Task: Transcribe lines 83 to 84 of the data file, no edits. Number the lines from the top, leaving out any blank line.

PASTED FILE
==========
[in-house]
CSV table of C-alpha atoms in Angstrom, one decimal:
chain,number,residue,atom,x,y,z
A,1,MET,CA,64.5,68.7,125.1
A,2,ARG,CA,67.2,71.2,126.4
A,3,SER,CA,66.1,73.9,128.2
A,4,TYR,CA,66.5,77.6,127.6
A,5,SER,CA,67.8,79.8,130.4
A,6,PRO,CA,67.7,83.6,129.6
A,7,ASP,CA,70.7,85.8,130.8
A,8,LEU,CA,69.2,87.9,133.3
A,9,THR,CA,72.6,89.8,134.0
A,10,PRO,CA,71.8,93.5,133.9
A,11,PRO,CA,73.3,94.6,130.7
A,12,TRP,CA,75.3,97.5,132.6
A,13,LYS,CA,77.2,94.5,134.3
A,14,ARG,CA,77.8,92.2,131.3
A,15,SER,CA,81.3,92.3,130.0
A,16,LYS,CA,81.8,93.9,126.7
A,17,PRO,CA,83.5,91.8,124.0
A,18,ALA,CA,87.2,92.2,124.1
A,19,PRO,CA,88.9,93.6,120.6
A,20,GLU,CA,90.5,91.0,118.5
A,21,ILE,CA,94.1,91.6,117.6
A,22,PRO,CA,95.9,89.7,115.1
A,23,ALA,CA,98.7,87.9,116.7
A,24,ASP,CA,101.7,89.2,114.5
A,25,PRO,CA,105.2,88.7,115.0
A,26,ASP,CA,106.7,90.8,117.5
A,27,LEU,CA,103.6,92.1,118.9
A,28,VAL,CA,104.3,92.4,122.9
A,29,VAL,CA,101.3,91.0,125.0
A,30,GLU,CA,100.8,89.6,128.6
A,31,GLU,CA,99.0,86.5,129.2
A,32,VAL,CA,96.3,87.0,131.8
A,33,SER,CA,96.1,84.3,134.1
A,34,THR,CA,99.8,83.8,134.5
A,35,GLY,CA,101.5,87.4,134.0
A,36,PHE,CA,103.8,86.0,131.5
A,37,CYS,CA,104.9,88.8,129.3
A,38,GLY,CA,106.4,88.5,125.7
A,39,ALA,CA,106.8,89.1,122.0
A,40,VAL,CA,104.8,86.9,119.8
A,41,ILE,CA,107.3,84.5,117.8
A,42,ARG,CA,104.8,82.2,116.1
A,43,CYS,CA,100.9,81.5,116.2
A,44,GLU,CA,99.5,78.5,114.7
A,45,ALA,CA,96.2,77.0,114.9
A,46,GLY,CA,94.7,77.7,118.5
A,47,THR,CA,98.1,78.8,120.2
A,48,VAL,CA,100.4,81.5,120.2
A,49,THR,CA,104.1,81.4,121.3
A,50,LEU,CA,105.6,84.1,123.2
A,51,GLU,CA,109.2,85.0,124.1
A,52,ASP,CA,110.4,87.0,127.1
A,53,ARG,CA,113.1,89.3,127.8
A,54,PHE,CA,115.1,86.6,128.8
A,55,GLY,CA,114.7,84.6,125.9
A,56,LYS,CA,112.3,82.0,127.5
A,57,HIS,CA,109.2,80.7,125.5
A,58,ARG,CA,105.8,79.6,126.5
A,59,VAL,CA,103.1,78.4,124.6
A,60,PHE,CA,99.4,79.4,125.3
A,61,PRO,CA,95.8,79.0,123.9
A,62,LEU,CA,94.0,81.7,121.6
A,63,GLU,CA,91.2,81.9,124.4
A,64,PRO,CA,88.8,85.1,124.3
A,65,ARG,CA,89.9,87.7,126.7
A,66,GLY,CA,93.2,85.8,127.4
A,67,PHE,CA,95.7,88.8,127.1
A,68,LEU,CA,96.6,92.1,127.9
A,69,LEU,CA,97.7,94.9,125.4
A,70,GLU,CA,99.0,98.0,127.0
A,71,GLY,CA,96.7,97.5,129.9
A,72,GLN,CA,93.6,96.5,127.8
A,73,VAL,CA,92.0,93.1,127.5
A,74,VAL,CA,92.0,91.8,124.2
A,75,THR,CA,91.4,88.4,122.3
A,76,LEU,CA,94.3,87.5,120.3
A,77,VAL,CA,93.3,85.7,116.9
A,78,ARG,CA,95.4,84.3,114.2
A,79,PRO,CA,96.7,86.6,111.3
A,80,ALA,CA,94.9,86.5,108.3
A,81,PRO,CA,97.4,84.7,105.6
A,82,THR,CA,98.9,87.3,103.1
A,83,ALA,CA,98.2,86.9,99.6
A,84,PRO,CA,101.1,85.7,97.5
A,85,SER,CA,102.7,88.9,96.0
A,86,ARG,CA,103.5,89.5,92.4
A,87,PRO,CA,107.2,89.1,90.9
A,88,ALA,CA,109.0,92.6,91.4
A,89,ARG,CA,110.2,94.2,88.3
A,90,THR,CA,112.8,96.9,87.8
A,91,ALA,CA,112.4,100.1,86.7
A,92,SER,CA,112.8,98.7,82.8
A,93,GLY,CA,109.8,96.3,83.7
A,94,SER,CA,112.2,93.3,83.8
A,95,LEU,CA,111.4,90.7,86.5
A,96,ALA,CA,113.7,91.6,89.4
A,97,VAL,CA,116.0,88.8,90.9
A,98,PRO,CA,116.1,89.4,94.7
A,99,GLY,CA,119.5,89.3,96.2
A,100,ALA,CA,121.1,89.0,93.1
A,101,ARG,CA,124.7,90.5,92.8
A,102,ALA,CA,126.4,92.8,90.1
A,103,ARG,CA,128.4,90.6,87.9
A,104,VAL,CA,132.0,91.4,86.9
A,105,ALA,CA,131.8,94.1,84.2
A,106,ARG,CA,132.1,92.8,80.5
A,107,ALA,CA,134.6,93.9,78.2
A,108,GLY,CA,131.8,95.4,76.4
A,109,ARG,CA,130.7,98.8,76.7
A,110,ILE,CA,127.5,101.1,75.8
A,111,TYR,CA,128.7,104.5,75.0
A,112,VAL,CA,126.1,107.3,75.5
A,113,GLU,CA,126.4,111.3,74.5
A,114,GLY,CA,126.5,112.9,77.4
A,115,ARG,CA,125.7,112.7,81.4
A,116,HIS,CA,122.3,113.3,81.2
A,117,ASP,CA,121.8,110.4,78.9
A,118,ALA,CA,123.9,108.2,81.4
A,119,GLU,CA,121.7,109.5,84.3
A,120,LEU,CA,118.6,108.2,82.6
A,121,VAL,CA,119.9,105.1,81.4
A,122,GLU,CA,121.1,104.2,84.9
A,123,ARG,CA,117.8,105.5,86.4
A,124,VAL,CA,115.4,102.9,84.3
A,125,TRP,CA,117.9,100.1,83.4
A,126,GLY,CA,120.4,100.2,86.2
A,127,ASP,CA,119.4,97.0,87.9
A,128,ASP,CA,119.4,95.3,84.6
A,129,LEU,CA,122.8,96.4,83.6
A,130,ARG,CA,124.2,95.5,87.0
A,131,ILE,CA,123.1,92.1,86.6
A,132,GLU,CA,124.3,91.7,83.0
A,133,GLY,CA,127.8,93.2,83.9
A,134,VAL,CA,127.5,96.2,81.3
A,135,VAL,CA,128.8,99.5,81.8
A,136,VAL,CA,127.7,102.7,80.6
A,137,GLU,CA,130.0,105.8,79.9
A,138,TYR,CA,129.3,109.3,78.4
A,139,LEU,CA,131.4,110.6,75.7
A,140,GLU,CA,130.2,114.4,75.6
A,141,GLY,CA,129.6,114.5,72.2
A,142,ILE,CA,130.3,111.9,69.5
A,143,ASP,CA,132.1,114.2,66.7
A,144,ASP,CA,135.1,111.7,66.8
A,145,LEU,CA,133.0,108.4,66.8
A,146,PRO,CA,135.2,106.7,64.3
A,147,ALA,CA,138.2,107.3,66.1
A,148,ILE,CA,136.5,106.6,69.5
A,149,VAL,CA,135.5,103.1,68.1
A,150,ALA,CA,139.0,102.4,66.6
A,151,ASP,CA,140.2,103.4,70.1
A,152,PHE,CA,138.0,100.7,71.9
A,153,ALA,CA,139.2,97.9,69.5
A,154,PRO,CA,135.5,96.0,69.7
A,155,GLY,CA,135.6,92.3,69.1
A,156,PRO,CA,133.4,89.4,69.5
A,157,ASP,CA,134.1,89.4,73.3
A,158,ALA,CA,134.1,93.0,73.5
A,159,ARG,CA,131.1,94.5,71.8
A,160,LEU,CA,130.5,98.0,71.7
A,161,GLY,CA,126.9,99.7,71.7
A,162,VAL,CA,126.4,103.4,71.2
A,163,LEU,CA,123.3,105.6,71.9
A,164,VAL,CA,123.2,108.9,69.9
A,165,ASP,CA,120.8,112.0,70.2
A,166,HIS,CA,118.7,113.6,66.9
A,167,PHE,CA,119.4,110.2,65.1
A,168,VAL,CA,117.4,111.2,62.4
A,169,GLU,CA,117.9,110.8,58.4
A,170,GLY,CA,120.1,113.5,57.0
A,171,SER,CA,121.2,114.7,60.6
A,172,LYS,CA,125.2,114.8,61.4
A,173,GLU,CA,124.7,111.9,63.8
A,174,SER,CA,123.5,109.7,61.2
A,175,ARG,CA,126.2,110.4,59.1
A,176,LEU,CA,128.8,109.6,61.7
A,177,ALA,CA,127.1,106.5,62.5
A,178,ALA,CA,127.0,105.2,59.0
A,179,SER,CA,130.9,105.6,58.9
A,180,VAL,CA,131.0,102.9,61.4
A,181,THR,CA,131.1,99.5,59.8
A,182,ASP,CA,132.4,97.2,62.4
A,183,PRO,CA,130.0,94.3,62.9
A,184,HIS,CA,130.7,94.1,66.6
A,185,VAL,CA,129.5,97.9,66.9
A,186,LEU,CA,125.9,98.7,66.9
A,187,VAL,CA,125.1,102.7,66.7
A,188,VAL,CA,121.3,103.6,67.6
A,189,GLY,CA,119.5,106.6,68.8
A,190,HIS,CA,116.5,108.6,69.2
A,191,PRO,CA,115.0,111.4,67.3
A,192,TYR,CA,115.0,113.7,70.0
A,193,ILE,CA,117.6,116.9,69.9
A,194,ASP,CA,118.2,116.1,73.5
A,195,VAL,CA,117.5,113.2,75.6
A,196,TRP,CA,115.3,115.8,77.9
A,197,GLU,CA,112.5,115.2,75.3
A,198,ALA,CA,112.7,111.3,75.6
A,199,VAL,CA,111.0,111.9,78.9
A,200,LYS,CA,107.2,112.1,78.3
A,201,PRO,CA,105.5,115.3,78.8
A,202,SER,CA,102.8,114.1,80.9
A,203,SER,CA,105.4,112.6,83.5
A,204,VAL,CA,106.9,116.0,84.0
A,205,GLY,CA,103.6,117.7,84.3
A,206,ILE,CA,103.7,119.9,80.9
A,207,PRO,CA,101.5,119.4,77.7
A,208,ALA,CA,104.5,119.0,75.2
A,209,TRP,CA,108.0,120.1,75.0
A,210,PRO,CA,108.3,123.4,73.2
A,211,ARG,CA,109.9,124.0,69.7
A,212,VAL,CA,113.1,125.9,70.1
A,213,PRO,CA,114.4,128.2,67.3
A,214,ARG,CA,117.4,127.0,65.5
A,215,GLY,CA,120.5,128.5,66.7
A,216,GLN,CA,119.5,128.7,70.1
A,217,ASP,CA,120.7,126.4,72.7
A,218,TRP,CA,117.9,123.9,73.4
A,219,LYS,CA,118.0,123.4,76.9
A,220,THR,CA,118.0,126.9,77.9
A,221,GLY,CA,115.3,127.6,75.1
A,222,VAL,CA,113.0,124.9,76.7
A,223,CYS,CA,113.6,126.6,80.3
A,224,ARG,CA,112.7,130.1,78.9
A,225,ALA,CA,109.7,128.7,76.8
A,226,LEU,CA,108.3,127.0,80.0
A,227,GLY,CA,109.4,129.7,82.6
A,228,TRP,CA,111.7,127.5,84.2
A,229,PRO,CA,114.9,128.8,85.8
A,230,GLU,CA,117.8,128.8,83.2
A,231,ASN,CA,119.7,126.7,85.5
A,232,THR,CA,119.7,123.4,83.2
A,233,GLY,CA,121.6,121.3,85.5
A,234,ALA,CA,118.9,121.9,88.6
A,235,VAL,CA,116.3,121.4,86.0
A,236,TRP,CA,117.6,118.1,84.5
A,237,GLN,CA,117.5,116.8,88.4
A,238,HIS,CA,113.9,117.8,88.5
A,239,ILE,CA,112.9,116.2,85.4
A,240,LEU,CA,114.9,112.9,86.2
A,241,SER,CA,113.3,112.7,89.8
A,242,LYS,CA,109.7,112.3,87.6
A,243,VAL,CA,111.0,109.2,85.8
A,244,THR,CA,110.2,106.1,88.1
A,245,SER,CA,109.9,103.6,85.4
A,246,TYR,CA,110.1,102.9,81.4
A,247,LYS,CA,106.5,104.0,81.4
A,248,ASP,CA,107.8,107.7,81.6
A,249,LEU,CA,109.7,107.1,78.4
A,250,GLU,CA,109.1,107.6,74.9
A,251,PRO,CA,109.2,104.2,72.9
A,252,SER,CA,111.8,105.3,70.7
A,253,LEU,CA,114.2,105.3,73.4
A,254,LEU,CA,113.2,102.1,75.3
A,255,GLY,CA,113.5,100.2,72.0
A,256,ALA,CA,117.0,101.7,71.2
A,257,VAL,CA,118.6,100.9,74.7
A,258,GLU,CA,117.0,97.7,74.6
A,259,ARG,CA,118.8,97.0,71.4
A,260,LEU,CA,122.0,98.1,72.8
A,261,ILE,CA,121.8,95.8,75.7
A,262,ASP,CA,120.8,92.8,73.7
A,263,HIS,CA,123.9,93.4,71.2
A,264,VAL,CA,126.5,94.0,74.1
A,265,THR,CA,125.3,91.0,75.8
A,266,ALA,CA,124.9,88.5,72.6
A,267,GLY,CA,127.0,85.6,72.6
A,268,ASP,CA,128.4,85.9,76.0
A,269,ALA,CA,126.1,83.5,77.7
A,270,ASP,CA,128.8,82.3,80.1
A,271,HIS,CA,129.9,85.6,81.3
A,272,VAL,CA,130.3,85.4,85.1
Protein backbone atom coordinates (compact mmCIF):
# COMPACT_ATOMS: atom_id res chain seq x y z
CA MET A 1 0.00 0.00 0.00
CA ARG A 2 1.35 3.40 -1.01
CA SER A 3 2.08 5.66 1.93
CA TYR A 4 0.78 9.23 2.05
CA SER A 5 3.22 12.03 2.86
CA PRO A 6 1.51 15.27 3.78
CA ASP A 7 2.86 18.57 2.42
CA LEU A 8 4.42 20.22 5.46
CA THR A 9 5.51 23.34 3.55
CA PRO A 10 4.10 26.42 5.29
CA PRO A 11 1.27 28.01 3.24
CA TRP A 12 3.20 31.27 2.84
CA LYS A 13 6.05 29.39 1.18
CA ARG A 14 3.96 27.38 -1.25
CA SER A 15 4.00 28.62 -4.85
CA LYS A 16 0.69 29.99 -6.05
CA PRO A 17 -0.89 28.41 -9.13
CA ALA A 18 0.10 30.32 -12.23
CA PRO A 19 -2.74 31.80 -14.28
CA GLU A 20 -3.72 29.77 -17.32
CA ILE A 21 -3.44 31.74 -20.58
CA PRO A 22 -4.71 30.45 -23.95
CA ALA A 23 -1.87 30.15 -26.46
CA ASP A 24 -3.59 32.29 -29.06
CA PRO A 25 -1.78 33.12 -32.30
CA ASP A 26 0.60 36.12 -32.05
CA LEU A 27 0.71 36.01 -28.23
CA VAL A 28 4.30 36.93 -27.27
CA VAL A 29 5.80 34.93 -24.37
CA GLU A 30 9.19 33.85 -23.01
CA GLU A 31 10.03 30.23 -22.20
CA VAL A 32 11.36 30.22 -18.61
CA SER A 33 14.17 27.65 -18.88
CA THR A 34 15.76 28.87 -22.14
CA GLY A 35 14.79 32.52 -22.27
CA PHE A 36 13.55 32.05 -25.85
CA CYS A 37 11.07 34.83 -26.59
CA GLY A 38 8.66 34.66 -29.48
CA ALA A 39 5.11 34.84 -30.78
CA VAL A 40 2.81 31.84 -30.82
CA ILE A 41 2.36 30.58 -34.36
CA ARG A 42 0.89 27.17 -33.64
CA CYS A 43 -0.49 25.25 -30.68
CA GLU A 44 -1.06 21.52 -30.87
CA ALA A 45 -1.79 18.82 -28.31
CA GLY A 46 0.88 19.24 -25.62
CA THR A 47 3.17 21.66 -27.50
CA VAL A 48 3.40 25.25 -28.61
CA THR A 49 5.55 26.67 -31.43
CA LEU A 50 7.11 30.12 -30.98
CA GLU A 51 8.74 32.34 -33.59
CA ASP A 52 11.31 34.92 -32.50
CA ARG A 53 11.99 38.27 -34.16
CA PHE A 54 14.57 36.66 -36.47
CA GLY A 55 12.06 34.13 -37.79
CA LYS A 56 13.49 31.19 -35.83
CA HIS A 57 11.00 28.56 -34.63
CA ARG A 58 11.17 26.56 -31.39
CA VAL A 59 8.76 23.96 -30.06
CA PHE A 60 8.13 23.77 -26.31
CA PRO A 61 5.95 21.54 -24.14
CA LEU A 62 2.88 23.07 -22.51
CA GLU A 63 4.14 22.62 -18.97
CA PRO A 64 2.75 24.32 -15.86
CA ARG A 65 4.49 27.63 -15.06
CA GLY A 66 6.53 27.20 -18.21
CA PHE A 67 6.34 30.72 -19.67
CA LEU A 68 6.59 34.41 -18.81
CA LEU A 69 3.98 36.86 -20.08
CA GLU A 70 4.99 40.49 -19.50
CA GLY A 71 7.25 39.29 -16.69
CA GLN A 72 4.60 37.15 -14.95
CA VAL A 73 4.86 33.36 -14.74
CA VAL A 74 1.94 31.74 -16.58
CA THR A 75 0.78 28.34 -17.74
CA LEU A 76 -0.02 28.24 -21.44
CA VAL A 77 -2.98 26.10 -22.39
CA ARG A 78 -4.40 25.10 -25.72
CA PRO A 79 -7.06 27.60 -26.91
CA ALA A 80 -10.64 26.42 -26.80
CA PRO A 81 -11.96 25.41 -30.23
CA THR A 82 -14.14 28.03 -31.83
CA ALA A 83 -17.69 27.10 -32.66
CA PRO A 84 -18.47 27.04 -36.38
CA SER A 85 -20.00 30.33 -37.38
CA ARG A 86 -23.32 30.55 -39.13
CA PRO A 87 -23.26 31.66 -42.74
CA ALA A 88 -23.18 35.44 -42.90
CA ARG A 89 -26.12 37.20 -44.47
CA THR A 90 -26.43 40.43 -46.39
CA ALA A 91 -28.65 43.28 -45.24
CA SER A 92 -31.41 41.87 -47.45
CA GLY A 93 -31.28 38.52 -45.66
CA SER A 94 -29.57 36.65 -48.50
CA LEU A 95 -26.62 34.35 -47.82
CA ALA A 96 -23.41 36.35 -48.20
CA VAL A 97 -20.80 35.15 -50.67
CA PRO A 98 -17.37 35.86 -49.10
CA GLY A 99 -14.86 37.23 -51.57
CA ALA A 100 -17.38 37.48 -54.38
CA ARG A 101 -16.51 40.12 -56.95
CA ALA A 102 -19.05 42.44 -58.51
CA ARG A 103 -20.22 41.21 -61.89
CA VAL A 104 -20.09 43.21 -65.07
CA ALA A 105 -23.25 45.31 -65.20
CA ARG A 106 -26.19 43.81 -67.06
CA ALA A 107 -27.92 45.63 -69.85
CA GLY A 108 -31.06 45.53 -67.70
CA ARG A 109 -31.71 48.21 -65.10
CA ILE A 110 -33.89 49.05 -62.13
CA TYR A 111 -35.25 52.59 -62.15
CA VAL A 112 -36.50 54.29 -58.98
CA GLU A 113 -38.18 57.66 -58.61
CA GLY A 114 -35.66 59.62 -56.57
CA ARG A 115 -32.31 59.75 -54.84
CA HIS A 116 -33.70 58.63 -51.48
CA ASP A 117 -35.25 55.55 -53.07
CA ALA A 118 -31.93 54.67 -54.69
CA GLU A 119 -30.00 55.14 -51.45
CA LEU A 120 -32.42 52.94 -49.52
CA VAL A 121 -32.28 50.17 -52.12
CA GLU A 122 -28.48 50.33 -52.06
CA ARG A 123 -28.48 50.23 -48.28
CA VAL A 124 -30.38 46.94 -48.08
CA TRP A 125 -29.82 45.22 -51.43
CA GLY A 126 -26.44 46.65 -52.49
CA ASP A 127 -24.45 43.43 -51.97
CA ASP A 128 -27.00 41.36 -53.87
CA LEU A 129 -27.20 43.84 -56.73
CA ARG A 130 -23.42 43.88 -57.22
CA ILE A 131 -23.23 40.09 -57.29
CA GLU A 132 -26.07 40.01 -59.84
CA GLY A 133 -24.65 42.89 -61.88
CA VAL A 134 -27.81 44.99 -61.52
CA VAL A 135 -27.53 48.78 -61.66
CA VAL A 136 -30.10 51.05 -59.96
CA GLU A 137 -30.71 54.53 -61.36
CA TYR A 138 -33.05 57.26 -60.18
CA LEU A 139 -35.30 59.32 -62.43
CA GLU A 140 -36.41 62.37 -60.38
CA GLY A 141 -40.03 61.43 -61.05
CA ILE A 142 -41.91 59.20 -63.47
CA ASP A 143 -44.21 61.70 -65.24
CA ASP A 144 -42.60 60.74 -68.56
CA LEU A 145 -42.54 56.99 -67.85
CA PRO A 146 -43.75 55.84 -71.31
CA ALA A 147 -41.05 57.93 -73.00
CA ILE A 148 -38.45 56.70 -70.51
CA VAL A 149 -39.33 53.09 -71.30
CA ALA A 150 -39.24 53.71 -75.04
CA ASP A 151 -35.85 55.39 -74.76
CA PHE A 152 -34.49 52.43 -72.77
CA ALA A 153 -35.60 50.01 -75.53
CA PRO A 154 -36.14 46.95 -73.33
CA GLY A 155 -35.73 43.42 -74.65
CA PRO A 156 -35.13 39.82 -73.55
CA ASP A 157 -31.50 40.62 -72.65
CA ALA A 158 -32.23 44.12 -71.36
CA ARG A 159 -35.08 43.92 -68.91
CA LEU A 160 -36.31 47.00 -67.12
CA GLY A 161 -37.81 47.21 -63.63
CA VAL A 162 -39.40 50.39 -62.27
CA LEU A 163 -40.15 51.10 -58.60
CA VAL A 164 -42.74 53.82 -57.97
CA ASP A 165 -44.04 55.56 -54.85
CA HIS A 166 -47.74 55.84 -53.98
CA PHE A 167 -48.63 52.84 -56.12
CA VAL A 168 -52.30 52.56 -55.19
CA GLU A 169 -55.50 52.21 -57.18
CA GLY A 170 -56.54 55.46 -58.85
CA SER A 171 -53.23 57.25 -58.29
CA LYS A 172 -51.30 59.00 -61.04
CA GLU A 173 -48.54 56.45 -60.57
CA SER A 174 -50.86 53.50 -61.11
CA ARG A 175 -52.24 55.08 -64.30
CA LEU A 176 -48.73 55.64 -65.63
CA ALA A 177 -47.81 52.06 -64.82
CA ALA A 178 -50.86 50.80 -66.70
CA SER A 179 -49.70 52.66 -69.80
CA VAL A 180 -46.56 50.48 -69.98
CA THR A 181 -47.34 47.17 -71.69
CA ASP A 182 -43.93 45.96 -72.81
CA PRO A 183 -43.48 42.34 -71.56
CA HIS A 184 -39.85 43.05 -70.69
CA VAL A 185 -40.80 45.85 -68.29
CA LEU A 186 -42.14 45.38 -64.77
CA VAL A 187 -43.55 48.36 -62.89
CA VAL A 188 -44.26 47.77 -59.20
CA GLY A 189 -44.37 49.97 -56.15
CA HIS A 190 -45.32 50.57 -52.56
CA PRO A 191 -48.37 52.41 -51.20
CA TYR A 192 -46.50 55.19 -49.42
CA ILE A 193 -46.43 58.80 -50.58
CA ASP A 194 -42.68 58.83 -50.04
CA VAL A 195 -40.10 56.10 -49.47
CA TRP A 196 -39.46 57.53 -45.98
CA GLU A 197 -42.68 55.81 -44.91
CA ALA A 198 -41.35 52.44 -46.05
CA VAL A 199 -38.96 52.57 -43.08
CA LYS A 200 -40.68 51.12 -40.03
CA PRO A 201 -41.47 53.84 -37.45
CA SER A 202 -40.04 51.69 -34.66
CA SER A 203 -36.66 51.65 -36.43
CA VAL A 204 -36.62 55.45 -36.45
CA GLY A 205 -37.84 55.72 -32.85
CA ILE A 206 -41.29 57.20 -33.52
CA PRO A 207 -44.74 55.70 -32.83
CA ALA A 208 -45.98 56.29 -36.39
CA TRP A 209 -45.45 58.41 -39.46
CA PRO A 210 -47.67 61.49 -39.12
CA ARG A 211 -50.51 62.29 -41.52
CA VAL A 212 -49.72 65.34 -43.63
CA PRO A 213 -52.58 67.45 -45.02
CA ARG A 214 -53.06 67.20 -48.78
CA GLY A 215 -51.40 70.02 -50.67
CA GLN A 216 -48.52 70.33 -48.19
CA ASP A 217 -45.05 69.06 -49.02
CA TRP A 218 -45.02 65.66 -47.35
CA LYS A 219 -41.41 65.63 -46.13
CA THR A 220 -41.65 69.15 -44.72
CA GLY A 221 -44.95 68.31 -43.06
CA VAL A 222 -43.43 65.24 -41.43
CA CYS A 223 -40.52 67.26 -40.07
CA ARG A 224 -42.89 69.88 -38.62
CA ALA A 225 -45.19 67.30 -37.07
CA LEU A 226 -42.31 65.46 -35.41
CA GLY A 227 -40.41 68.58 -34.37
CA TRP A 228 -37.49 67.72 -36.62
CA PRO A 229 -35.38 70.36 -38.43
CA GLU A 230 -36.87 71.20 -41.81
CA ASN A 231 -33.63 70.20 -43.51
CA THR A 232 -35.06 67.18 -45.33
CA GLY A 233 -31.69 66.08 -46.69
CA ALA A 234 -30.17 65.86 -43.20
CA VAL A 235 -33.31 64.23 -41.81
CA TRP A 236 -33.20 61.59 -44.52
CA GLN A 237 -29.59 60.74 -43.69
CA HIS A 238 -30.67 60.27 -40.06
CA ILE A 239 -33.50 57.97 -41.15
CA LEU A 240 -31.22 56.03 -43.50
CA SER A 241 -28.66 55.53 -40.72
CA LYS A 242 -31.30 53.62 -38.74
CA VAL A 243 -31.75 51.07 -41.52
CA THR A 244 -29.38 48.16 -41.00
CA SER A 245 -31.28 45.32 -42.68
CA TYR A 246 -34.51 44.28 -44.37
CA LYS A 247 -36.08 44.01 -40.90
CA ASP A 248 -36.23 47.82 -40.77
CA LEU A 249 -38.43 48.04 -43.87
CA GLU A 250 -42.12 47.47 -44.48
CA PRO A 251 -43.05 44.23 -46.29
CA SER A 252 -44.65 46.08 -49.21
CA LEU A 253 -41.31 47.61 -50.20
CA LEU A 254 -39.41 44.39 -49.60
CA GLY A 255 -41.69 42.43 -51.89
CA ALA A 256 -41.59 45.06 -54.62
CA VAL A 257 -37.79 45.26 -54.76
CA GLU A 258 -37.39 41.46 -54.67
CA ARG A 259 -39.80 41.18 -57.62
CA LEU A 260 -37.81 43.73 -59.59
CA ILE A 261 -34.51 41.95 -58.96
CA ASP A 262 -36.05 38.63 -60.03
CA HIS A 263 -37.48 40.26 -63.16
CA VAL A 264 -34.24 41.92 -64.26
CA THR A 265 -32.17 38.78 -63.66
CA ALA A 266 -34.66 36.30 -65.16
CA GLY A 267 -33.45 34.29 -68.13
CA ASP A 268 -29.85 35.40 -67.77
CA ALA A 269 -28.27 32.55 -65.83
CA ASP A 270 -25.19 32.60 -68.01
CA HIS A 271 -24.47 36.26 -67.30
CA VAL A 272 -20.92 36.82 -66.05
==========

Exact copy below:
A,80,ALA,CA,94.9,86.5,108.3
A,81,PRO,CA,97.4,84.7,105.6